Vanderbilt Law Review

First Page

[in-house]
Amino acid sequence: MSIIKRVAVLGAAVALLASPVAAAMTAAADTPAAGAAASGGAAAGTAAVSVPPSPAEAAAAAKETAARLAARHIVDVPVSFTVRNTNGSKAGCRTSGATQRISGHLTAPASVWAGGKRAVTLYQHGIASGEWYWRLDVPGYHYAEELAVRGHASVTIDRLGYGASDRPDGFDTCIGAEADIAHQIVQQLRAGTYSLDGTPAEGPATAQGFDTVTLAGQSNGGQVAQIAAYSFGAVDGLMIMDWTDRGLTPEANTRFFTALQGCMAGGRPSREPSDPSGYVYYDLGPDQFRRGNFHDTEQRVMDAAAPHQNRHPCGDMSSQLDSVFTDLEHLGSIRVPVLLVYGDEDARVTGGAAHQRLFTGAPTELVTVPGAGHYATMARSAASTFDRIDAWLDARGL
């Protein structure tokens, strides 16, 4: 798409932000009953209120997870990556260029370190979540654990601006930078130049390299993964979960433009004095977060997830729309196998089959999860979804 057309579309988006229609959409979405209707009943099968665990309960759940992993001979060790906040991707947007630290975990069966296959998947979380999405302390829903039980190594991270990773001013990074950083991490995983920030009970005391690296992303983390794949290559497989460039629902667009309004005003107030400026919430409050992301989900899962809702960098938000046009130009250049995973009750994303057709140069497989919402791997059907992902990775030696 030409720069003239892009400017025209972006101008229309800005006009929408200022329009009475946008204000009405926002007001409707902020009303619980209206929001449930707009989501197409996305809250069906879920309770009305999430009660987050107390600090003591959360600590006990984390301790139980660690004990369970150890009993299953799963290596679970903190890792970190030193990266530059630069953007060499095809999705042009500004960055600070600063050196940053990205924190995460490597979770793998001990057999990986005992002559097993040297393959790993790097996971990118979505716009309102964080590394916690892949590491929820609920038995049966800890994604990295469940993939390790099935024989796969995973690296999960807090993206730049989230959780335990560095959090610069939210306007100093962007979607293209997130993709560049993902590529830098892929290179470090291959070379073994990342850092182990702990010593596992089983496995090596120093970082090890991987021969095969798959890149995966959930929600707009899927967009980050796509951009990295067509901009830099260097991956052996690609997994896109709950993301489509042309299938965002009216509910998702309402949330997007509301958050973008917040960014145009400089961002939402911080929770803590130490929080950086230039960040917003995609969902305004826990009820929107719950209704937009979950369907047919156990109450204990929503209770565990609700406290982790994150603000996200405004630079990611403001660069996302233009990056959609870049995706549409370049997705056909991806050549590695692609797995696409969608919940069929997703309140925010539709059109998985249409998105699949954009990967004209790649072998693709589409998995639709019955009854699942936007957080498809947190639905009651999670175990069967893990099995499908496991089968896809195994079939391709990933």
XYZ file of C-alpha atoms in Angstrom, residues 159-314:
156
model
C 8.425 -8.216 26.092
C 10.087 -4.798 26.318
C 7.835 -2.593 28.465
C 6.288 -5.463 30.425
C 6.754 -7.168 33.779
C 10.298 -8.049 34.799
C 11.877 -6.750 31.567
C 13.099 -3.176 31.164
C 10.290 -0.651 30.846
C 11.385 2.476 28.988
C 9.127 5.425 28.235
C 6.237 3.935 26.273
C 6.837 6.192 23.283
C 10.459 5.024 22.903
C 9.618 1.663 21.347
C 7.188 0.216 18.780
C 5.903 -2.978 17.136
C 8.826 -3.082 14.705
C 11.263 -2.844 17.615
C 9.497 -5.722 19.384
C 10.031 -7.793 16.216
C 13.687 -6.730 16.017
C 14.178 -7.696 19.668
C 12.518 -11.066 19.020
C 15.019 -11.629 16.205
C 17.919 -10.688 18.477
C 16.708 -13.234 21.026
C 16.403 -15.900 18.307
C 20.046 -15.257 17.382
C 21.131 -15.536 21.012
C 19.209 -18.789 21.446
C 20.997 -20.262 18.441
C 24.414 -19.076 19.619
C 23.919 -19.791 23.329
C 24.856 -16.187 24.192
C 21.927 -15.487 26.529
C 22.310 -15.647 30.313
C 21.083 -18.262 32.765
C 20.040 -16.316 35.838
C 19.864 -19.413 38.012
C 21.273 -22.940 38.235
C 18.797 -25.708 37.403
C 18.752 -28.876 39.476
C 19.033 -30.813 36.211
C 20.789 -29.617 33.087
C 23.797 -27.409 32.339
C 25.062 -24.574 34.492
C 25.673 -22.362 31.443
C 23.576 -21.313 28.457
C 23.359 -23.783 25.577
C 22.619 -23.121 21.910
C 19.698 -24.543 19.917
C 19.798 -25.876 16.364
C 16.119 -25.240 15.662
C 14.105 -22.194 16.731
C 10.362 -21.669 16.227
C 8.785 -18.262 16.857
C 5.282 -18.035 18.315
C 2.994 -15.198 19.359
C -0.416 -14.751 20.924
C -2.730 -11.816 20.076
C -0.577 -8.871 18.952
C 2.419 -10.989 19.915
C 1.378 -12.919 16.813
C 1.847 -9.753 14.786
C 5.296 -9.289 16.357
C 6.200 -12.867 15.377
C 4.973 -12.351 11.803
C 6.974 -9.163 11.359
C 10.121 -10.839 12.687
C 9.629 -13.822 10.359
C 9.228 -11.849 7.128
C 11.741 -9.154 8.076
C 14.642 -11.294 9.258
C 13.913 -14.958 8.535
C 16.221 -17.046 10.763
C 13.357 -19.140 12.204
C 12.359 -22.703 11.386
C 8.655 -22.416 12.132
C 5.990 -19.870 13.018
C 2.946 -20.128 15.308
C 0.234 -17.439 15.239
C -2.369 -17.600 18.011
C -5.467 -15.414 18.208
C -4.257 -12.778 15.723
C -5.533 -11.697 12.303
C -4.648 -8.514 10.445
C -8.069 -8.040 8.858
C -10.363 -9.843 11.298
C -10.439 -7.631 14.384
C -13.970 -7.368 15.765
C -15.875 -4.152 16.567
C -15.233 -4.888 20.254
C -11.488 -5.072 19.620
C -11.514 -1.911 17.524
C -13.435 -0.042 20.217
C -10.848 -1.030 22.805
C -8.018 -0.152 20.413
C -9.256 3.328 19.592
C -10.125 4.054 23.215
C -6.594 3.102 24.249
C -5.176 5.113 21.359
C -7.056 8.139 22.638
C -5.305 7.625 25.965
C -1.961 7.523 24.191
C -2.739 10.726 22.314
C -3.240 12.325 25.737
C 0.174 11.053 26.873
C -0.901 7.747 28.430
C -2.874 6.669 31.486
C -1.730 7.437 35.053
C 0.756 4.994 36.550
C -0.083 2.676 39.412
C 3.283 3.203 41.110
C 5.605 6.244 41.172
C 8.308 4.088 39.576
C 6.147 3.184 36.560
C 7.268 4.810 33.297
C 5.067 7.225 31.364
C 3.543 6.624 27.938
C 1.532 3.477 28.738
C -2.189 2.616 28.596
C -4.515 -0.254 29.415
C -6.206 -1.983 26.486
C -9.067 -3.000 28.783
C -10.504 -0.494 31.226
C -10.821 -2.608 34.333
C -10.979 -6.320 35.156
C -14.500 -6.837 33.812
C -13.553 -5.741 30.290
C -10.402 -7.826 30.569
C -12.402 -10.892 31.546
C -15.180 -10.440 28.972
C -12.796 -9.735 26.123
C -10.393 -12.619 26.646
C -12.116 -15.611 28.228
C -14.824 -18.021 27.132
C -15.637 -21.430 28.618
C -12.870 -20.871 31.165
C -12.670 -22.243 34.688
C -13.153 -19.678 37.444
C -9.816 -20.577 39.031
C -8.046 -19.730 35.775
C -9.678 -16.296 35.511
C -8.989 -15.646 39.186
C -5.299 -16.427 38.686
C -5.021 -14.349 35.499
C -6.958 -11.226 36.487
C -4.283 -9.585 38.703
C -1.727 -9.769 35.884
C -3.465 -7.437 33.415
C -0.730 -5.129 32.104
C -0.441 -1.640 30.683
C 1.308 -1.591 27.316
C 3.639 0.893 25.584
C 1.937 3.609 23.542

If suicide is a deliberate, intentional act by an individual, how can one person be "civilly liable for causing the suicide of another"? The paradox suggested by this question has caused many courts to shy away from imposing civil liability for causing suicide.' In certain situations,however, a growing number of courts are permitting recovery. Since suicide is on the increase both in numerical terms and in rank as a cause of death in the United States it can be expected that even more tort claims will be brought by parties attempting to fix civil responsibility on someone other than their beloved decedent. Psychiatrists tell us that the very topic of suicide produces considerable uneasiness in most people. This may explain why few courts have articulated meaningful standards for deciding whether to impose civil liability for causing suicide. A study of the psychiatric literature on the causes of suicide reveals the complexity of the environmental factors that may lead to an individual's "decision" to take his own life. Nevertheless, when claims have been brought on the ground that one individual has "caused" the suicide of another, courts tend to focus on the state of mind of the suicide at the very second he terminates his life-a fact that, if ascertainable at all, is only a small part of the total psychiatric picture of what caused the suicide to occur. Courts, moreover, camouflage with the use of the talisman "proximate cause" the difficult cause in fact question before them: how important from the psychiatric viewpoint was the defendant's act in bringing about the suicide?